While we might think we should ignore pain, or just "get through it", but in reality, living in pain causes all manner of harm to our bodies, to our mental states, and to our relationships with other people. Pain makes chronic disease worse, sometimes to the point of shortening life expectancy.
Be sure to alert the health care team to frequent (chronic) or acute (strong) pain, or any pain that interferes with the activities of daily life -- and to advocate for pain management that works.
Pain is generated from nerve signals throughout our bodies, interpreted by our brains. That means there is no test or proof to determine if someone is in pain, and no objective way to measure pain levels. The only person who can judge how bad pain might be is the person experiencing it.
So instead we have to rely on what people report, and track those reports over time, to accurately manage pain. Some of the ways to track pain levels are:
When people cannot speak for themselves (like in dementia, or with another chronic disease that makes it difficult to communicate), then caregivers and the people who know them best can still observe facial expressions or body movements to get a sense of their pain and track that over time.
Sometimes it can feel like the health care team is not taking pain seriously enough. (Without any outside "proof" of pain, it's too easily dismissed.) It may help to document the ways pain makes everyday life difficult or impossible, how it gets in the way of activities of daily living (ADL). If it feels like a medical gaslighting situation, here are some strategies for better communication:
Most people in the U.S. reach for pain relievers when they hurt. Drugstore shelves are filled with over the counter medications and pain-control devices; and prescription pain drugs are a huge percentage of total prescription sales. But pain comes from so many causes, and affects us so individually, that no treatment works on every one with the same health issue, and even doesn't work every time on the same person.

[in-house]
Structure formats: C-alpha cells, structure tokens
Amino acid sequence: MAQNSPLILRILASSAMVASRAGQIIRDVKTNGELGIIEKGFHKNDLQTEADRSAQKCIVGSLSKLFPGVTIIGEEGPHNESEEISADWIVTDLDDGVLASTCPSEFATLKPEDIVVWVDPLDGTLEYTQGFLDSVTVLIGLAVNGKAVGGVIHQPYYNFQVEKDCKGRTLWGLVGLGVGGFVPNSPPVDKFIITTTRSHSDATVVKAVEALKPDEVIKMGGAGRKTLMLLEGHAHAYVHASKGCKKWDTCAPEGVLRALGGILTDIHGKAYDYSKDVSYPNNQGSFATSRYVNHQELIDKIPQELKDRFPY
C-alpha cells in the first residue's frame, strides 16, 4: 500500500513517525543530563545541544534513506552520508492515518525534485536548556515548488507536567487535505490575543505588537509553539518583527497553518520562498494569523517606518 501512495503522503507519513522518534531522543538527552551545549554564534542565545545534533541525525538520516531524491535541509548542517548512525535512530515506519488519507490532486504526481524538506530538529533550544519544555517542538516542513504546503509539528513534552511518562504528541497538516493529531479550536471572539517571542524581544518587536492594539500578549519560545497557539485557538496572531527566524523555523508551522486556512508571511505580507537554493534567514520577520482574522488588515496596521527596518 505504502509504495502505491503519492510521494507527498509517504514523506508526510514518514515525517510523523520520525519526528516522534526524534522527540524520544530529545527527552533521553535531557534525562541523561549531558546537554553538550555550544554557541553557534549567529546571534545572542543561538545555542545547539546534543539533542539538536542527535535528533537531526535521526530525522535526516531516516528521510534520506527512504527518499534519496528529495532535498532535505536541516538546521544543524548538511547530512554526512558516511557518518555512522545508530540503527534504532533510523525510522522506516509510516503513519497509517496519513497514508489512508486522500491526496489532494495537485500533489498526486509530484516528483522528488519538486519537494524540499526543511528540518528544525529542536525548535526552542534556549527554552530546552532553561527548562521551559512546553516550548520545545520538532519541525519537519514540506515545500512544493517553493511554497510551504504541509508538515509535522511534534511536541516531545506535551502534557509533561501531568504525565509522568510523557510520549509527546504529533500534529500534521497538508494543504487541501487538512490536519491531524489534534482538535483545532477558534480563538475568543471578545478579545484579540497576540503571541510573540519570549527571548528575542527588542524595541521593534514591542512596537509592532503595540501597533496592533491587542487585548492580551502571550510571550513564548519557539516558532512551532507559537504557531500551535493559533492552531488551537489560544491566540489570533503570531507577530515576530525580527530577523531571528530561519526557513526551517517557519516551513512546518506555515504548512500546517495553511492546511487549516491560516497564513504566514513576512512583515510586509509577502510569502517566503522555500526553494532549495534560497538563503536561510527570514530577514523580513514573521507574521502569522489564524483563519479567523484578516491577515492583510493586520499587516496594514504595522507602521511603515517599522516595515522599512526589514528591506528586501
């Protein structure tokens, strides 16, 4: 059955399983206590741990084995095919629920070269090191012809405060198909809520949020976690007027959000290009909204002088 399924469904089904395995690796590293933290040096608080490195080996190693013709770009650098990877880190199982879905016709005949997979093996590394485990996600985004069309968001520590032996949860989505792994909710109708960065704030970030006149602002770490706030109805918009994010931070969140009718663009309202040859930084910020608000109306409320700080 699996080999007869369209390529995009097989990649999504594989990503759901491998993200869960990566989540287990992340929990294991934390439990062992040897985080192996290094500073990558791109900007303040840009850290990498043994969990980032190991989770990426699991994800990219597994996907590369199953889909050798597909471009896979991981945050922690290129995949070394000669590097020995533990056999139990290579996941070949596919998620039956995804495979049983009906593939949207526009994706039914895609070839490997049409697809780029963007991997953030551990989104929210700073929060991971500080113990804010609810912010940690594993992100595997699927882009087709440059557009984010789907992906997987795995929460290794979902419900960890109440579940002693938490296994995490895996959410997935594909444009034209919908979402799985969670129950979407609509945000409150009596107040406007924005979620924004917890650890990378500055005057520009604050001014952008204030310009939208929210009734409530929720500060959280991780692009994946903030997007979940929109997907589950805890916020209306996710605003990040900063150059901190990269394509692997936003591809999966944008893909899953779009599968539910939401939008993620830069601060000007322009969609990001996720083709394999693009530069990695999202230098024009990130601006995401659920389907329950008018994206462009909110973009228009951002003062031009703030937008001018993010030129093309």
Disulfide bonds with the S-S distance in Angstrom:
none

When looking for ways to ease pain, it helps to understand how different kinds of pain relievers work, including non-drug methods to relieve pain. Take a moment to scan through the links below:
Stronger pain treatments may be necessary to manage acute pain, the sudden or sharp pain that comes on from an injury, surgery, crisis, or another (usually) known cause. Often those are meant to be used for a short term, to avoid the risk of addiction or overdose. Controlling chronic pain, pain that doesn't fade or stop, with those higher-risk treatments can be really challenging.
Narcotics - medications containing opiates or other pain-relieving compounds that have higher potential for addiction - can still be prescribed if necessary; and in some cases these provide the most effective pain relief.
But as controlled substances, there are limits on how they can be prescribed, renewed, and dispensed (especially for drugs listed as Schedule II or Schedule III by the DEA). That may mean that caregivers need to take additional steps to keep their loved ones safe while taking these medications. Sometimes prescriptions cannot be renewed until only a few days before they run out, or may need re-authorization for each renewal. Also, whenever someone taking pain medications - especially controlled medications - need to have a medical procedure, medications need to be tightly coordinated with the anesthesiologists and other healthcare team members. Be sure to give them a full list of ALL the medications, including over-the-counter ones!
It can be equally dangerous to stop taking strong pain medication suddenly (going "cold turkey"). Be sure to talk with the health care team before making changes to dose or frequency.
Adding non-drug pain treatment can help avoid the risks of overmedication or addiction. D.I.Y. non-drug pain relief methods can be used at any time, too.
Other alternative / complementary medical treatments offer hope for chronic pain, but scientific evidence on how effective they are may be uneven. The most recent updates on evidence-based studies are posted at:
This can be very frustrating -- and also one of the most rewarding aspects of caring for someone, when care partners are able to advocate for their loved one's comfort.
Concern: the right dose at the right time
Some pain medications can be taken "as needed", but others need to be taken at specific intervals. Taken too soon could lead to overmedication; taken too late can bring pain flares, and a harder time bringing pain back under control. Keeping track of medication schedules is a familiar task for most caregivers.
Concern: watch for hidden extra doses
Keeping track of how much pain relievers someone is complicated, though, if they also take other medications, especially over-the-counter products. Acetaminophen (Tylenol, paracetamol) is often added to cold and flu remedies, making it too easy to accidentally take too much at the same time. Aspirin and ibuprofen are different medications, but they're both NSAIDs (non-steroidal anti-inflammatory drugs) so taking both at the same time increases the chance of side effects like internal bleeding. Be sure to check the labels, and make a note of the active ingredients in any combination medication.
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